Experimental verification of group non-membership in optical circuits

Quantum effect can be exploited to enhance information processing in many ways. Besides speeding up solving certain problems, quantum computers can also be used to construct novel interactive proof systems (IPS). An IPS usually involves a verifier who wants to solve certain problems and a prover who has infinite computational power and can exchange messages with the verifier.


Different setup of IPS can give the verifier different computational ability. Especially, it is believed that the verifier can efficiently solve more problems with the help of quantum information processing.


The group non-membership (GNM) problem, which is important as it is related to many problems in the group theory, is expected to be solved more efficiently in the framework of quantum IPS. By allowing the verifier to receive and process a quantum state from the prover, the GNM problem is proved to be solvable in polynomial time under reasonable assumptions, whereas no classical protocol so far has reached this efficiency. It is conjectured that similar quantum speedup can be presented in many other problems with finite groups, such as the problems of deciding proper subgroups and simple groups.


The research group led by Prof. Chuan-Feng Li and Jin-Shi Xu from University of Science and Technology of China collaborating with the group of Man-Hong Yung from Southern University of Science and Technology researched an experimental verification of group non-membership in optical circuits. The research results are published in Photonics Research, Volume 9, No. 9, 2021 (Kai Sun, Zi-Jian Zhang, Fei Meng, Bin Cheng, Zhu Cao, Jin-Shi Xu, Man-Hong Yung, Chuan-Feng Li, Guang-Can Guo. Experimental verification of group non-membership in optical circuits[J]. Photonics Research, 2021, 9(9): 09001745).


In this work, a new protocol is proposed, which greatly improves the previous protocol by making it much friendlier to near-term quantum processors. For the groups with at most elements, each quantum circuit in the new protocol only requires O(1) group oracle calls, whereas the previous protocol requires O() oracle calls in one circuit. The number of qubits needed is also half-reduced.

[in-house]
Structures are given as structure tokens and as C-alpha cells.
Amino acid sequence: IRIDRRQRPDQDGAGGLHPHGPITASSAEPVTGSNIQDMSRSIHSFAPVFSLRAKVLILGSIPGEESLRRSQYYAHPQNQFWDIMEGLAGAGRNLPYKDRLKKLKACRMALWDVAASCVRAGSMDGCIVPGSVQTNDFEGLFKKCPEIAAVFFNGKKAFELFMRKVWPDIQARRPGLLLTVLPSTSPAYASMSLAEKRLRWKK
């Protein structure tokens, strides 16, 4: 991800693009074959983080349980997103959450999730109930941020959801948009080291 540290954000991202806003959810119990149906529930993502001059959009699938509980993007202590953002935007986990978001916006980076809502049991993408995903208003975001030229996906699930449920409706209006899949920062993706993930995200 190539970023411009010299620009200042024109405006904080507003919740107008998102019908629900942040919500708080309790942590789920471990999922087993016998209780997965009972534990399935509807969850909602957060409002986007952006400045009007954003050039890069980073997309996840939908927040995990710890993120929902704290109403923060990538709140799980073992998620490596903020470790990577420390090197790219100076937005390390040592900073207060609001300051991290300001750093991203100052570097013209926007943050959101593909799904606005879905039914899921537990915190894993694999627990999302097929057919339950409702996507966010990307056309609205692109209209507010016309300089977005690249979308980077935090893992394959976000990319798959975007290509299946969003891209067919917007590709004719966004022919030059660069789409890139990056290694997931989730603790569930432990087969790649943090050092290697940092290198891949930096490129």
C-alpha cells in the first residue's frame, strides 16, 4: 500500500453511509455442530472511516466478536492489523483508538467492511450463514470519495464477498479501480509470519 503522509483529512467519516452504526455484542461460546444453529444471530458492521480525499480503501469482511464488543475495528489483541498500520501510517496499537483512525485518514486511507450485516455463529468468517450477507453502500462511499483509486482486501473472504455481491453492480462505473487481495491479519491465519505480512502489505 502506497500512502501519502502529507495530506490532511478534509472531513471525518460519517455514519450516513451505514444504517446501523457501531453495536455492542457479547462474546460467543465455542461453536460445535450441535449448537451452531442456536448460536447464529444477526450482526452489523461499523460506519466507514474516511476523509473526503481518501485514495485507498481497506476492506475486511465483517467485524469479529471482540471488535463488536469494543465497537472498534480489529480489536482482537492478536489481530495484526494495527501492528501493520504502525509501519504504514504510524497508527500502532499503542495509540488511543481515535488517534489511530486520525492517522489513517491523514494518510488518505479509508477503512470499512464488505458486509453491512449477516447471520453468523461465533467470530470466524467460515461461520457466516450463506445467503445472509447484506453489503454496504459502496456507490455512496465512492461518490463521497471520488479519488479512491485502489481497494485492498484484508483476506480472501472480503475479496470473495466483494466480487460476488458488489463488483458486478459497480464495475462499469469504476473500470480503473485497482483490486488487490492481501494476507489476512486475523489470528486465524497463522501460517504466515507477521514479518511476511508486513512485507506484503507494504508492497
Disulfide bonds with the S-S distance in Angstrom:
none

For all group elements, green ones are non-members of the subgroup consisting of the blue elements.


The new protocol is designed based on the idea of "sampling inspection". In the previous protocol, the verifier needs to reversibly inspect the quantum state provided by the prover and check its validity before the next process. The requirement of reversibility makes the quantum circuit very deep.


In the new protocol, it requires the prover to send many copies of the quantum state as a big proof. The verifier just needs to destructively check many copies of the quantum states and randomly select one as checked to carry out the following process. The researchers also designed a map from general quantum circuit to optical circuit for using the optical components more efficiently. And this experimental implementation of the verification process for GNM broadens the pathway to investigate the quantum protocols in IPS with the near-term quantum devices.


The researchers believe that, with the growing power of quantum internet infrastructures and quantum computation, it has become a meaningful question how to implement the potential applications of quantum IPS under the current available quantum devices and quantum technologies.


It is expected that the protocol proposed in this work is very likely to be used to construct more similar quantum protocols which could be practical in near term. For the next step, as it is very likely that similar verification process of GNM can be used in other problems of finite groups, it will be interesting if this validity was formally proven and experimentally demonstrated.